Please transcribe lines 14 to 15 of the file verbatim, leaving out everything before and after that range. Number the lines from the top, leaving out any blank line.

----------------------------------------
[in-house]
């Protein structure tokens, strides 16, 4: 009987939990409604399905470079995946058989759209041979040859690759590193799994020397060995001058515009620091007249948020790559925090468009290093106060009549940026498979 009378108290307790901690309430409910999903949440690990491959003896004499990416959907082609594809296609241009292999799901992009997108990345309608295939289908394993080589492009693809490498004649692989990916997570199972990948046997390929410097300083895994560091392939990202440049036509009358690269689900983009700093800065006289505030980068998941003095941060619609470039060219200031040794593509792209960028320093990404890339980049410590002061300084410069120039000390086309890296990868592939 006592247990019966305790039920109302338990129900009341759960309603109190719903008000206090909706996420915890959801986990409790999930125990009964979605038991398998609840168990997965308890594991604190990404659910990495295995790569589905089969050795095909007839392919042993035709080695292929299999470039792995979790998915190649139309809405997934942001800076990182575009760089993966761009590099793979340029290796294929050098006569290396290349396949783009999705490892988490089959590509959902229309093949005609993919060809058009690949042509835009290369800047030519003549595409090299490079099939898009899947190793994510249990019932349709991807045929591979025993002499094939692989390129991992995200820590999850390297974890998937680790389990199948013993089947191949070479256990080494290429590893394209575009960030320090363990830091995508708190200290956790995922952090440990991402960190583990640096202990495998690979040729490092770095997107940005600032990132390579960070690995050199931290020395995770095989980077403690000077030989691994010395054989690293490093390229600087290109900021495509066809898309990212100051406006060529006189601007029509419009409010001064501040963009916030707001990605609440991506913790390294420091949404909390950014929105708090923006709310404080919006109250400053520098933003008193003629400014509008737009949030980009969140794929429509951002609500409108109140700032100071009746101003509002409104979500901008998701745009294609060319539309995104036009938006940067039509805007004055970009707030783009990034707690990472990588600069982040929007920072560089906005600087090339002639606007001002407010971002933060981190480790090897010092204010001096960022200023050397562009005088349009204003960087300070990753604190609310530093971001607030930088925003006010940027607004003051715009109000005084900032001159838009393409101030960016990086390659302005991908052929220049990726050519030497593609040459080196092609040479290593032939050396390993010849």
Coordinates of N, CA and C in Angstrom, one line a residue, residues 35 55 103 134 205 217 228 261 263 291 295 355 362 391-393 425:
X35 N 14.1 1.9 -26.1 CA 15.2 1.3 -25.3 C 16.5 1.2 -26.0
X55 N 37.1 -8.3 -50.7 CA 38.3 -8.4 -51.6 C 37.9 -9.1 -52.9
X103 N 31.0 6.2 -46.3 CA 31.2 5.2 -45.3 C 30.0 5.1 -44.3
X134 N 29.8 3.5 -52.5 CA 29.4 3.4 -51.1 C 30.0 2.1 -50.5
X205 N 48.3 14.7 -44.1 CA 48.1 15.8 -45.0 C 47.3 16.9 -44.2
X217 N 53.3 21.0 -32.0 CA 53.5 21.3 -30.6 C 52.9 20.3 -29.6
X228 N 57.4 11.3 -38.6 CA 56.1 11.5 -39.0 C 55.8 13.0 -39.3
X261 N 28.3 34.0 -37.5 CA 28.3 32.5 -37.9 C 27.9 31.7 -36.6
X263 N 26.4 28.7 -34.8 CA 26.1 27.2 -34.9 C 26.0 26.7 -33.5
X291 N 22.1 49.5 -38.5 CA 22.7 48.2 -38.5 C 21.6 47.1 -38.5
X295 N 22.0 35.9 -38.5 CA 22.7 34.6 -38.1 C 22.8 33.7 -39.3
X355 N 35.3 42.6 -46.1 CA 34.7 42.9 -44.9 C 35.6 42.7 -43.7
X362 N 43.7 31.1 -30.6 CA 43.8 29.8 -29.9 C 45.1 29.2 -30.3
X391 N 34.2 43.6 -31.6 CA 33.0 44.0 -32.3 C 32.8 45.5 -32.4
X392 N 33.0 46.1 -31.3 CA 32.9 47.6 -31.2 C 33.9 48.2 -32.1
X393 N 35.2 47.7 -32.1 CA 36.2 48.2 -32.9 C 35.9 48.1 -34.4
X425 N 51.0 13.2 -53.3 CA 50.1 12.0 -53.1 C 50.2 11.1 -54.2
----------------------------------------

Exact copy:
X295 N 22.0 35.9 -38.5 CA 22.7 34.6 -38.1 C 22.8 33.7 -39.3
X355 N 35.3 42.6 -46.1 CA 34.7 42.9 -44.9 C 35.6 42.7 -43.7